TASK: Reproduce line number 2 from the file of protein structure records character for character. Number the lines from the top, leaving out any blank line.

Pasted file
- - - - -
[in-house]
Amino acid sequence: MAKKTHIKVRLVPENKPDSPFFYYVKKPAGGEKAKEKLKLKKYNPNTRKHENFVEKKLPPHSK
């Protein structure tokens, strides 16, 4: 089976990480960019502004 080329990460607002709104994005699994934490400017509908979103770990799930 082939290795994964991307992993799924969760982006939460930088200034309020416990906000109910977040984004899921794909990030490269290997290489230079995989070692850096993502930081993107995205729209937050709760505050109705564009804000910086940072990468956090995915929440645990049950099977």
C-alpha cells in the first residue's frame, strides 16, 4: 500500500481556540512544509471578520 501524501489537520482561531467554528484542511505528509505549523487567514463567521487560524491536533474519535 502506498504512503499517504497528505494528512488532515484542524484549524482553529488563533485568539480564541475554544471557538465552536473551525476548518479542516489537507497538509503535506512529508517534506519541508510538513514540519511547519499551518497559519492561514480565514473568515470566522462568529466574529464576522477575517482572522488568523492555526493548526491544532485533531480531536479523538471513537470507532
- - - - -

Amino acid sequence: MAKKTHIKVRLVPENKPDSPFFYYVKKPAGGEKAKEKLKLKKYNPNTRKHENFVEKKLPPHSK